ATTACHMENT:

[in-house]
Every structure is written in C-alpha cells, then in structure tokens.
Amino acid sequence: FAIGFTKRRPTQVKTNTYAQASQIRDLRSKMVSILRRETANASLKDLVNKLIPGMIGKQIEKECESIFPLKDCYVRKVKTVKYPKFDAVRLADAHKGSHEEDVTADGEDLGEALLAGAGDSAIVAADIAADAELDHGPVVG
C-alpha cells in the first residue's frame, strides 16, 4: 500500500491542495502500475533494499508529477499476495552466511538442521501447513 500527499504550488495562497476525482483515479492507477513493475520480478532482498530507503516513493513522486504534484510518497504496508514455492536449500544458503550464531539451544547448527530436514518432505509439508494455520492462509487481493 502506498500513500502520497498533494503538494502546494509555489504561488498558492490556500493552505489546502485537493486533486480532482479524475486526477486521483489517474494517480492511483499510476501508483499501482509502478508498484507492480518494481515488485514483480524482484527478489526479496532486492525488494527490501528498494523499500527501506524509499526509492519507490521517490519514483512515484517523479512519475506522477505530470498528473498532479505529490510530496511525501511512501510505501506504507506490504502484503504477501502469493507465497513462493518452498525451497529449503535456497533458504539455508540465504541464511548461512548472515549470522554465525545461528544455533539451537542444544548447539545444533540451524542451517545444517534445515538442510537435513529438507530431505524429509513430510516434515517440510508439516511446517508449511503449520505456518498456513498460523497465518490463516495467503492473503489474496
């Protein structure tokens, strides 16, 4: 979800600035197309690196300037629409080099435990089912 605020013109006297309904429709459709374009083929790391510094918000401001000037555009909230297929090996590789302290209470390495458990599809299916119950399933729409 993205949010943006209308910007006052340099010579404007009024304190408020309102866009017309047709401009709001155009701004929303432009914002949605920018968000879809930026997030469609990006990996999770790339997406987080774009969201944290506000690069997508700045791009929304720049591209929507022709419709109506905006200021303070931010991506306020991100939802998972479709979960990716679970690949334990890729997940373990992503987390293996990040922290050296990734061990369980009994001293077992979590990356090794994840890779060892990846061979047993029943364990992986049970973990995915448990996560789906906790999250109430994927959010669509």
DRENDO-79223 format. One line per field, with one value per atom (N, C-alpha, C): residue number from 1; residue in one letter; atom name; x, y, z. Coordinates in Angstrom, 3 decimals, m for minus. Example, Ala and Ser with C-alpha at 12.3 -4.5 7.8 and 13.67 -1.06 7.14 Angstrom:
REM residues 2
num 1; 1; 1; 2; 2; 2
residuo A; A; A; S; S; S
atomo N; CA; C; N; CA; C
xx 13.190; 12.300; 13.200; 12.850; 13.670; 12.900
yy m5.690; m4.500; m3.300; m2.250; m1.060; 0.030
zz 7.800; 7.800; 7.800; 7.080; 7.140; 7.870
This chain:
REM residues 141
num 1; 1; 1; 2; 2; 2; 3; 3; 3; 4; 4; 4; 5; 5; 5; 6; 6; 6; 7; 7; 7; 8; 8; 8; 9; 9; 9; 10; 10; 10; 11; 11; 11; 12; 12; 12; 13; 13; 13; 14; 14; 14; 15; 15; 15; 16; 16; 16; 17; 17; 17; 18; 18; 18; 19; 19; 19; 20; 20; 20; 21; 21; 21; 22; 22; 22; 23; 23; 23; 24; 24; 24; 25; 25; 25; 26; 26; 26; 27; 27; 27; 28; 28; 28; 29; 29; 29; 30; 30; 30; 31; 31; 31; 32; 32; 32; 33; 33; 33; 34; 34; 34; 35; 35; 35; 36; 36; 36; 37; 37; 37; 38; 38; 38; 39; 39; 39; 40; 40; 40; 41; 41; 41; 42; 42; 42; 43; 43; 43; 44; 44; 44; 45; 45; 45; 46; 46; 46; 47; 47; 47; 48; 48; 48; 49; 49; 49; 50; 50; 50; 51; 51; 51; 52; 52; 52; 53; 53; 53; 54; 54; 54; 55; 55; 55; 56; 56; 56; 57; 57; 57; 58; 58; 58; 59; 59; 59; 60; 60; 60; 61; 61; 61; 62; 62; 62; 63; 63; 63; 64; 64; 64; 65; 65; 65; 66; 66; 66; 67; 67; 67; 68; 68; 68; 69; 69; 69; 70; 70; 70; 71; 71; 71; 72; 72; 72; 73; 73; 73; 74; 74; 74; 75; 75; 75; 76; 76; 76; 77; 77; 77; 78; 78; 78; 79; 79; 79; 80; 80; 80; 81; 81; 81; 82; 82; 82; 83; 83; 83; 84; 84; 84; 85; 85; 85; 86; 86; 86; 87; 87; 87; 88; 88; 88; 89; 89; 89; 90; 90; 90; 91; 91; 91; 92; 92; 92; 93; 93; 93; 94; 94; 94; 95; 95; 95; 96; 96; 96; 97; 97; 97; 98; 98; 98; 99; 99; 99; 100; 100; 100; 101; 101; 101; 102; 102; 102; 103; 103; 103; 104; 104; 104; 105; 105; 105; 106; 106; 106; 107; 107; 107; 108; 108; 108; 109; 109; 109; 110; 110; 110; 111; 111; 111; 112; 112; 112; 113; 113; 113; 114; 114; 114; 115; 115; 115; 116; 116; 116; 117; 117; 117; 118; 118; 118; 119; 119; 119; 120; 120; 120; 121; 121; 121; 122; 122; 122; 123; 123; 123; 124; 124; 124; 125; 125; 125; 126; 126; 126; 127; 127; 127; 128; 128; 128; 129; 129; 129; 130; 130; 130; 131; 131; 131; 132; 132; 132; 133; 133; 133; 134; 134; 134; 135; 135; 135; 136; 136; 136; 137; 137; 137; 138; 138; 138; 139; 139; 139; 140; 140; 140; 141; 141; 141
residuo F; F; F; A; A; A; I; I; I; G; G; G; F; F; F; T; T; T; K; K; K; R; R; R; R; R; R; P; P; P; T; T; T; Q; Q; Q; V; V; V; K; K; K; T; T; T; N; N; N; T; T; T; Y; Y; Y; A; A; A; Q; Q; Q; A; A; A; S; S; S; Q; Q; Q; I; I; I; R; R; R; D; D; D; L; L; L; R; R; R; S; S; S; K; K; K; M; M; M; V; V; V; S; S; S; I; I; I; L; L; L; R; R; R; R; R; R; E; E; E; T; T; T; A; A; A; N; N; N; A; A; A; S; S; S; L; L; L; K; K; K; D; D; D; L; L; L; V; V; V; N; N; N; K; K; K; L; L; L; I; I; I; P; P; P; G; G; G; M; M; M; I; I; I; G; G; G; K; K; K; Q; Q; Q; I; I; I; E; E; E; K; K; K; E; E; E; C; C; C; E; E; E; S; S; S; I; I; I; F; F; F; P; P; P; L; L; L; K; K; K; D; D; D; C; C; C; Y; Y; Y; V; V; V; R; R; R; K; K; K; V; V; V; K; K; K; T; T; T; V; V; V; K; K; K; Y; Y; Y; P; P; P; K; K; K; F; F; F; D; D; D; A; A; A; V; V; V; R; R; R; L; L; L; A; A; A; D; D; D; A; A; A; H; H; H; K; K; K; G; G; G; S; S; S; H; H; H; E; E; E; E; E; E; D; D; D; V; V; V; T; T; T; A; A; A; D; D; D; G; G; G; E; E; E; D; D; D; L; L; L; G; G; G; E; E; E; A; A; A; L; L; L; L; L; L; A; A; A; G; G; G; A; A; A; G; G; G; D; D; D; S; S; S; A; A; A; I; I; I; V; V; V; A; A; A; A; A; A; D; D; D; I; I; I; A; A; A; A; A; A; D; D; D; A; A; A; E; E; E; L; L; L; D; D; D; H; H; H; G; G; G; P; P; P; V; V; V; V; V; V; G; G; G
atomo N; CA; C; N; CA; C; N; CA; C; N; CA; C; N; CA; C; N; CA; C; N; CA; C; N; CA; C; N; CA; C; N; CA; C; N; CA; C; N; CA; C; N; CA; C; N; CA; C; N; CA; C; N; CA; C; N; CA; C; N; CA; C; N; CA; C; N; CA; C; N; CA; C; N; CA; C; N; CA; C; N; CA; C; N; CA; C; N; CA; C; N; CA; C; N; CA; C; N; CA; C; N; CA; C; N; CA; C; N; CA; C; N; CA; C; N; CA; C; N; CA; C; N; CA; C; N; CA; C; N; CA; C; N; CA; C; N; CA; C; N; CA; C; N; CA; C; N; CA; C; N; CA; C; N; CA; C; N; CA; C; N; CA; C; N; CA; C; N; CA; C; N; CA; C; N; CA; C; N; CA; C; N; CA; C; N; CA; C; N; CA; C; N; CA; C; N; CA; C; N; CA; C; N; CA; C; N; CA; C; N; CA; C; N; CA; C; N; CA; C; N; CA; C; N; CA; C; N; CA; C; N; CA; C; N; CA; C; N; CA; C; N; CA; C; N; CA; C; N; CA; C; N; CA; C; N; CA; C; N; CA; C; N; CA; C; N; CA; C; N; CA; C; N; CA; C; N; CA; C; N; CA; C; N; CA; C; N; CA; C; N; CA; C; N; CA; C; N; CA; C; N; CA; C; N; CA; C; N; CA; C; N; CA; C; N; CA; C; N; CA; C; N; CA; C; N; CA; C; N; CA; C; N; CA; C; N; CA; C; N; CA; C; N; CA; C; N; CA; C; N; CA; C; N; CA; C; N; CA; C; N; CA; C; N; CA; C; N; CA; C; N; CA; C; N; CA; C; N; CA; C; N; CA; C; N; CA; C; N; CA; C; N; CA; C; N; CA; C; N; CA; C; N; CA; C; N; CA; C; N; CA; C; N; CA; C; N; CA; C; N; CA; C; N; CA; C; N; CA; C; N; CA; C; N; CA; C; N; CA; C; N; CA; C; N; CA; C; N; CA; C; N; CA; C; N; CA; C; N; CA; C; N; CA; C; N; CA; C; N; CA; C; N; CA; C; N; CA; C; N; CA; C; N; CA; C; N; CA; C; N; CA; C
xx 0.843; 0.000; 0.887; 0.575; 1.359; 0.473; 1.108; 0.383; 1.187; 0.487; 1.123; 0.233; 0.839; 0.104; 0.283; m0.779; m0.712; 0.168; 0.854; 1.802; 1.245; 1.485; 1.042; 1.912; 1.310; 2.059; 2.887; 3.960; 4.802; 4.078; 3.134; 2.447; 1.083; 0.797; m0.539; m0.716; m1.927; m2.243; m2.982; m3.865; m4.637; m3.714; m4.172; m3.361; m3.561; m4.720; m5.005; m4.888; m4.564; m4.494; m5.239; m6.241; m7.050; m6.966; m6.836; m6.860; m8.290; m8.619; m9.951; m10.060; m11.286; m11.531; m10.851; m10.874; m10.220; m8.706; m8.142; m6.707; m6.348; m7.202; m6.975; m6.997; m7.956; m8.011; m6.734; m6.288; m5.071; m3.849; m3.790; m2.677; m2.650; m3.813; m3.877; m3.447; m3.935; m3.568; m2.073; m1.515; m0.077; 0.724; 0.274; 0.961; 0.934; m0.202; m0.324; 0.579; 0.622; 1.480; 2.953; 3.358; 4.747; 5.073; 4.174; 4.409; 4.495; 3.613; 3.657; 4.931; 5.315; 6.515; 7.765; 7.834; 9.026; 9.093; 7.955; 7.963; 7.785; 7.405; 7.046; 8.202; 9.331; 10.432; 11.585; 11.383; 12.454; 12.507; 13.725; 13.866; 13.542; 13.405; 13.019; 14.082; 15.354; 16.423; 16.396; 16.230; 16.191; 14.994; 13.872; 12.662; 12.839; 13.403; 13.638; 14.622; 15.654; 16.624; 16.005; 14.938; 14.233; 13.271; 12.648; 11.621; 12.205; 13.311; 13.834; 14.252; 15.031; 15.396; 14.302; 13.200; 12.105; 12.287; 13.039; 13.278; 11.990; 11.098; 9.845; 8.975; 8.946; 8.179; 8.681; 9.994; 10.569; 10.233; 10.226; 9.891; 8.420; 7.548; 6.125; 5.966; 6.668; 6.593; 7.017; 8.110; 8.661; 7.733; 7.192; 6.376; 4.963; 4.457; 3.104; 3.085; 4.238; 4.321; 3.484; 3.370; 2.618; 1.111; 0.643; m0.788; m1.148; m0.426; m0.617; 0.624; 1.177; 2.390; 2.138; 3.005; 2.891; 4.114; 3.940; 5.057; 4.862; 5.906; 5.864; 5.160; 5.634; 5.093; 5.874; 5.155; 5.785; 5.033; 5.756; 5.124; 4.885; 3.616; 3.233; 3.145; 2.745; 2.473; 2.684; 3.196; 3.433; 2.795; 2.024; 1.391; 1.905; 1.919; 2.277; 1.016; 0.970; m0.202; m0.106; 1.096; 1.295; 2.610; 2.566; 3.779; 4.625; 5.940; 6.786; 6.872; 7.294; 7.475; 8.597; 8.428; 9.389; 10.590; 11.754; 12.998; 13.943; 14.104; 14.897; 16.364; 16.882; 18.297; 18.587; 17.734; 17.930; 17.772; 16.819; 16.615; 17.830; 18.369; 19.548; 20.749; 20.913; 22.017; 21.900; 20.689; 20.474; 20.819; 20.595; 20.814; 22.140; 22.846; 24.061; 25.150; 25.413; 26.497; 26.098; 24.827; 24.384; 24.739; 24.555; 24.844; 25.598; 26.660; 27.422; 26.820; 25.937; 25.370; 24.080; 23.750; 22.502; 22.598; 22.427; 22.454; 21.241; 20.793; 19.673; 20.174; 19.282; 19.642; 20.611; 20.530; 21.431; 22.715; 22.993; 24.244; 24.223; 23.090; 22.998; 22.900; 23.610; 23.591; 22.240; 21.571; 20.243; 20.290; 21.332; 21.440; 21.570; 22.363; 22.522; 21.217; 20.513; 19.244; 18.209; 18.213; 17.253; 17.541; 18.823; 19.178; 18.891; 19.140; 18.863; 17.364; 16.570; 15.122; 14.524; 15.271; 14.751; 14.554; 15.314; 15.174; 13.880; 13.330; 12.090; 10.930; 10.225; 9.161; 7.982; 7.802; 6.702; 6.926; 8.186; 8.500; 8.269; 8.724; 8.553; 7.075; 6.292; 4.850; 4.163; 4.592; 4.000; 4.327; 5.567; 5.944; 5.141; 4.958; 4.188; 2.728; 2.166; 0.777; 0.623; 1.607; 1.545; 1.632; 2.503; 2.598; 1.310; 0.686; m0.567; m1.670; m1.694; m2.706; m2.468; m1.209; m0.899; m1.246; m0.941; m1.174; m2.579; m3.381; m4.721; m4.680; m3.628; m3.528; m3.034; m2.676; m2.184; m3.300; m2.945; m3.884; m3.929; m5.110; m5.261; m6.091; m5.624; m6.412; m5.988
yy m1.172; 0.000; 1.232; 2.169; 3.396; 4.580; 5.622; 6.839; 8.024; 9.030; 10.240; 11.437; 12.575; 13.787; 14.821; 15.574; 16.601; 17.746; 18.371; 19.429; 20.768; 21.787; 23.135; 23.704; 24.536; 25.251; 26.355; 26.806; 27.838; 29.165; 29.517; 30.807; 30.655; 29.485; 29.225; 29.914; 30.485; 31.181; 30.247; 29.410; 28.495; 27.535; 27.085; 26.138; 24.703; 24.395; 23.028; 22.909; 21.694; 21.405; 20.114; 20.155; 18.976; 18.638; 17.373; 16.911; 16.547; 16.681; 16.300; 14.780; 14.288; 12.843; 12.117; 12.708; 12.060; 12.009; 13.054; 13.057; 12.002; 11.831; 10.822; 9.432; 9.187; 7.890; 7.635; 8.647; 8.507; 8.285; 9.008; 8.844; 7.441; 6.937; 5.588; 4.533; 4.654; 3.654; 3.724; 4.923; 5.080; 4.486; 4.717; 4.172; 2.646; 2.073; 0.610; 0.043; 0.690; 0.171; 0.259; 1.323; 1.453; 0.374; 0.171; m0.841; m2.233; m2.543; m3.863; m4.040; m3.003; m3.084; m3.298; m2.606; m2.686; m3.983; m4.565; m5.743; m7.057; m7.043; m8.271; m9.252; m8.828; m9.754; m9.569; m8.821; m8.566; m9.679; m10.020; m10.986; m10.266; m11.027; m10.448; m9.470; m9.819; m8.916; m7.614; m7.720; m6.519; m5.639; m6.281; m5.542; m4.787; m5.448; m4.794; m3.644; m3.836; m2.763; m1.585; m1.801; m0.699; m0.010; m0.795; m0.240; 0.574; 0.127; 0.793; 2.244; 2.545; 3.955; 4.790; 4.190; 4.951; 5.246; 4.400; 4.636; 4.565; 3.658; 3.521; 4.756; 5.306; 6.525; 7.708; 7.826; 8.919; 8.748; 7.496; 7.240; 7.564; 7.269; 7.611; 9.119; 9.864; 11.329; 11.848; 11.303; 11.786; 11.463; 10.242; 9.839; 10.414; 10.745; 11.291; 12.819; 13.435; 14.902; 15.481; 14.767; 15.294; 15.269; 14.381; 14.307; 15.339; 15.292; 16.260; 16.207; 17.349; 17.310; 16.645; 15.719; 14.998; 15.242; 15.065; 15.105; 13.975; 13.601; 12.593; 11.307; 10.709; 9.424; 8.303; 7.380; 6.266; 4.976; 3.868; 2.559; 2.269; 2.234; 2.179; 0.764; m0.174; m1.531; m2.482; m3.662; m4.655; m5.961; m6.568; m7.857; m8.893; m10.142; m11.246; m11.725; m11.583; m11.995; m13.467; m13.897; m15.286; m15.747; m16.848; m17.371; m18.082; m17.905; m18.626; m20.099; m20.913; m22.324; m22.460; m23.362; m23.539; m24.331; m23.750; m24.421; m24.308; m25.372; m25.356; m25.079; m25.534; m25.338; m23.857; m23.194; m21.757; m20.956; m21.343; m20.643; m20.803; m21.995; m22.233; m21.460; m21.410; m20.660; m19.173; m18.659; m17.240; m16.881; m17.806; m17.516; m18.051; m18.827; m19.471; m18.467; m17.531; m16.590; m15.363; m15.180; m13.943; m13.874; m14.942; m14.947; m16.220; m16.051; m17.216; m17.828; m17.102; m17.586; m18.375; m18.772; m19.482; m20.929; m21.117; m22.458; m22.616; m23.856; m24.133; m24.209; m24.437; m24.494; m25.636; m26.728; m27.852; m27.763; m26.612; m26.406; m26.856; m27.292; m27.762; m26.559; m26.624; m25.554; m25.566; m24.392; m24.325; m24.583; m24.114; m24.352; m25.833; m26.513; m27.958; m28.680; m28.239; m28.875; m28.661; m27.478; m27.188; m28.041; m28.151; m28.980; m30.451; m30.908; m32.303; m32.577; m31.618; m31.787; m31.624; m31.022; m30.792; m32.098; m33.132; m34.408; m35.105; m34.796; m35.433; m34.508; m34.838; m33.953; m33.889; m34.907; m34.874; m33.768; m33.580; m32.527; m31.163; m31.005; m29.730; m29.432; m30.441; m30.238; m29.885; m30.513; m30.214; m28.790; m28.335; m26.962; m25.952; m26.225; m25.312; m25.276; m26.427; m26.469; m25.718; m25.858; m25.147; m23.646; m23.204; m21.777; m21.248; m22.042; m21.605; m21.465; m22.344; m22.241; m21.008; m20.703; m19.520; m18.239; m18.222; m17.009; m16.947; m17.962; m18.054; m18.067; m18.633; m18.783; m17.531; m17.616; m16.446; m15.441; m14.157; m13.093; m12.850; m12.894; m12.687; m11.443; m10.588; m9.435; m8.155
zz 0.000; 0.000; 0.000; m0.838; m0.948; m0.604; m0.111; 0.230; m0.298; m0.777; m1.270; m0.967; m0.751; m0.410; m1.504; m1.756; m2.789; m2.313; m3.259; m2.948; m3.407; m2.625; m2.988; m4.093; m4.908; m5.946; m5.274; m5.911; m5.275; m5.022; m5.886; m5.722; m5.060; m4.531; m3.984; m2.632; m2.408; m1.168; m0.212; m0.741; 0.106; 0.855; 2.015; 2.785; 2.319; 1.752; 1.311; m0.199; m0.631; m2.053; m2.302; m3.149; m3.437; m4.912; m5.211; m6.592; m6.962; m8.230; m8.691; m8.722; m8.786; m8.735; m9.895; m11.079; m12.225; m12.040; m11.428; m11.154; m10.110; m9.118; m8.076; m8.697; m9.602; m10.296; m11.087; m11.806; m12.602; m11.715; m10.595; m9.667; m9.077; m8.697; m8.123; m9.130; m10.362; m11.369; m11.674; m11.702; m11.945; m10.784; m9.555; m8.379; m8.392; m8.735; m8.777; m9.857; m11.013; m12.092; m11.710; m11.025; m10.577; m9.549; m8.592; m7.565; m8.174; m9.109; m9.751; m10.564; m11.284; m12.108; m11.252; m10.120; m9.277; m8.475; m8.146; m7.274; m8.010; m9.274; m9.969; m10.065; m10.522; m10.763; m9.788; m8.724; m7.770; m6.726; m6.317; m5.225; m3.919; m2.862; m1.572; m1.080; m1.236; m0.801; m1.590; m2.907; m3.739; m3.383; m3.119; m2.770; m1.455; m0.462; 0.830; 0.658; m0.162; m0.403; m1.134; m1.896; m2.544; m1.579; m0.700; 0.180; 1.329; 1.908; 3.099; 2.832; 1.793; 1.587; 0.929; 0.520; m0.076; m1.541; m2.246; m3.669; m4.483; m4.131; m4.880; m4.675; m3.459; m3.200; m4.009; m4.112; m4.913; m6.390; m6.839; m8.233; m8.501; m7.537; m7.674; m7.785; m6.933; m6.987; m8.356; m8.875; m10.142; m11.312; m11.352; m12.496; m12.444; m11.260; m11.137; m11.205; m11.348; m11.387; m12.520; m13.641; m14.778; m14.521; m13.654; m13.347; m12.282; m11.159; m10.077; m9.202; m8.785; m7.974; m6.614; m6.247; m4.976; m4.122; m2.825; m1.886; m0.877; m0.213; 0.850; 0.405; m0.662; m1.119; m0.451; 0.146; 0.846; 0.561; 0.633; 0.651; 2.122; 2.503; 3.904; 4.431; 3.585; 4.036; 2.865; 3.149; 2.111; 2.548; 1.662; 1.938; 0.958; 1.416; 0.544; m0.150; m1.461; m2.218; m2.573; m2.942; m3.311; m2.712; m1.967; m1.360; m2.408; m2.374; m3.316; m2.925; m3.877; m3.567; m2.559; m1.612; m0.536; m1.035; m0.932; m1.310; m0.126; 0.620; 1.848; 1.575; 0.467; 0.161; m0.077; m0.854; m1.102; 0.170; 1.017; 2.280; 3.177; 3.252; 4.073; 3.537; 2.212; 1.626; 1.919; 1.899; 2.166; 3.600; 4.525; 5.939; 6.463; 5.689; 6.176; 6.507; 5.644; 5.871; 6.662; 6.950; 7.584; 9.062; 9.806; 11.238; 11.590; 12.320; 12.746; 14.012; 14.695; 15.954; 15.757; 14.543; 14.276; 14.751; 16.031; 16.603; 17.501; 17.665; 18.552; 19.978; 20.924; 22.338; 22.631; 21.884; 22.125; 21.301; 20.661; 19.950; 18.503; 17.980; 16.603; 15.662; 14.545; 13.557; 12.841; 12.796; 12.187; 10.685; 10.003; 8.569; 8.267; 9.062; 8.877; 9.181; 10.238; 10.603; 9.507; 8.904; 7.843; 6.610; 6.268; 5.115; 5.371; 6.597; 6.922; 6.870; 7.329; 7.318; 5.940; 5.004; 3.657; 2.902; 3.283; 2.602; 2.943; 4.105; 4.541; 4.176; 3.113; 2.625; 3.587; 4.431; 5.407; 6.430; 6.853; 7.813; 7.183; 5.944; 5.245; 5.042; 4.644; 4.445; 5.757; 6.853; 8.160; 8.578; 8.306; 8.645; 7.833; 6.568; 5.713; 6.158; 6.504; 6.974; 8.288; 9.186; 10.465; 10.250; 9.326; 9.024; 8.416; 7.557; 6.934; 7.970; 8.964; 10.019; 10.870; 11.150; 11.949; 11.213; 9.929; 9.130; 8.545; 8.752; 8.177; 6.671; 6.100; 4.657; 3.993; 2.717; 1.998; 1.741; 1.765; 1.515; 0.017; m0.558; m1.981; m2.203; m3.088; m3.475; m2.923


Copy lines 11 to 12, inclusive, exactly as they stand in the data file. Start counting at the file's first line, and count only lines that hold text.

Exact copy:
xx 13.190; 12.300; 13.200; 12.850; 13.670; 12.900
yy m5.690; m4.500; m3.300; m2.250; m1.060; 0.030